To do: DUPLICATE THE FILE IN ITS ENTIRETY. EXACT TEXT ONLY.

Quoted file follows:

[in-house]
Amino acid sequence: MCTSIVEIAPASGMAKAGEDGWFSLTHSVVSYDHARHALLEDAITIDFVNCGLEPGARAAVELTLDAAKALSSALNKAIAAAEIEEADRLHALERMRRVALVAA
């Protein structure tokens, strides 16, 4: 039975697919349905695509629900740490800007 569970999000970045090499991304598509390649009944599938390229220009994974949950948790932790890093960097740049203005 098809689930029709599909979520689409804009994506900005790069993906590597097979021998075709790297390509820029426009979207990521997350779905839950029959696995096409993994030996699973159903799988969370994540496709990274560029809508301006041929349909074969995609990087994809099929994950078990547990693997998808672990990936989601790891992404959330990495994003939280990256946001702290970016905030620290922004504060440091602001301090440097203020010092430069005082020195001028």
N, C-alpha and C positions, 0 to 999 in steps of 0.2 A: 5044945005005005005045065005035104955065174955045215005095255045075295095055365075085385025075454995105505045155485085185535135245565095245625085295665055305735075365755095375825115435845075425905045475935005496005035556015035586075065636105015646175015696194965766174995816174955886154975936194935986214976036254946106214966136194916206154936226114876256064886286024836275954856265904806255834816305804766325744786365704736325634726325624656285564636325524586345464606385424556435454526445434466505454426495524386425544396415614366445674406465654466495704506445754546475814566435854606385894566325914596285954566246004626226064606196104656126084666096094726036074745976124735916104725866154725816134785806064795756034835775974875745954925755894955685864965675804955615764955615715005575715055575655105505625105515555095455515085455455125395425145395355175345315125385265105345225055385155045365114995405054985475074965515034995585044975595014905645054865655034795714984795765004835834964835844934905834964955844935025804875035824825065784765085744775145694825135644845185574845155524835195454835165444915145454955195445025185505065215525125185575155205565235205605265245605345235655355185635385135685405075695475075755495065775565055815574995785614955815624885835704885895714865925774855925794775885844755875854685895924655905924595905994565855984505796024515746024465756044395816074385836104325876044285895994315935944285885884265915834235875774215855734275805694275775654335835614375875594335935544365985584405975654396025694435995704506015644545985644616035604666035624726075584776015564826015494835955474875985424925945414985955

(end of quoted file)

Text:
[in-house]
Amino acid sequence: MCTSIVEIAPASGMAKAGEDGWFSLTHSVVSYDHARHALLEDAITIDFVNCGLEPGARAAVELTLDAAKALSSALNKAIAAAEIEEADRLHALERMRRVALVAA
């Protein structure tokens, strides 16, 4: 039975697919349905695509629900740490800007 569970999000970045090499991304598509390649009944599938390229220009994974949950948790932790890093960097740049203005 098809689930029709599909979520689409804009994506900005790069993906590597097979021998075709790297390509820029426009979207990521997350779905839950029959696995096409993994030996699973159903799988969370994540496709990274560029809508301006041929349909074969995609990087994809099929994950078990547990693997998808672990990936989601790891992404959330990495994003939280990256946001702290970016905030620290922004504060440091602001301090440097203020010092430069005082020195001028």
N, C-alpha and C positions, 0 to 999 in steps of 0.2 A: 5044945005005005005045065005035104955065174955045215005095255045075295095055365075085385025075454995105505045155485085185535135245565095245625085295665055305735075365755095375825115435845075425905045475935005496005035556015035586075065636105015646175015696194965766174995816174955886154975936194935986214976036254946106214966136194916206154936226114876256064886286024836275954856265904806255834816305804766325744786365704736325634726325624656285564636325524586345464606385424556435454526445434466505454426495524386425544396415614366445674406465654466495704506445754546475814566435854606385894566325914596285954566246004626226064606196104656126084666096094726036074745976124735916104725866154725816134785806064795756034835775974875745954925755894955685864965675804955615764955615715005575715055575655105505625105515555095455515085455455125395425145395355175345315125385265105345225055385155045365114995405054985475074965515034995585044975595014905645054865655034795714984795765004835834964835844934905834964955844935025804875035824825065784765085744775145694825135644845185574845155524835195454835165444915145454955195445025185505065215525125185575155205565235205605265245605345235655355185635385135685405075695475075755495065775565055815574995785614955815624885835704885895714865925774855925794775885844755875854685895924655905924595905994565855984505796024515746024465756044395816074385836104325876044285895994315935944285885884265915834235875774215855734275805694275775654335835614375875594335935544365985584405975654396025694435995704506015644545985644616035604666035624726075584776015564826015494835955474875985424925945414985955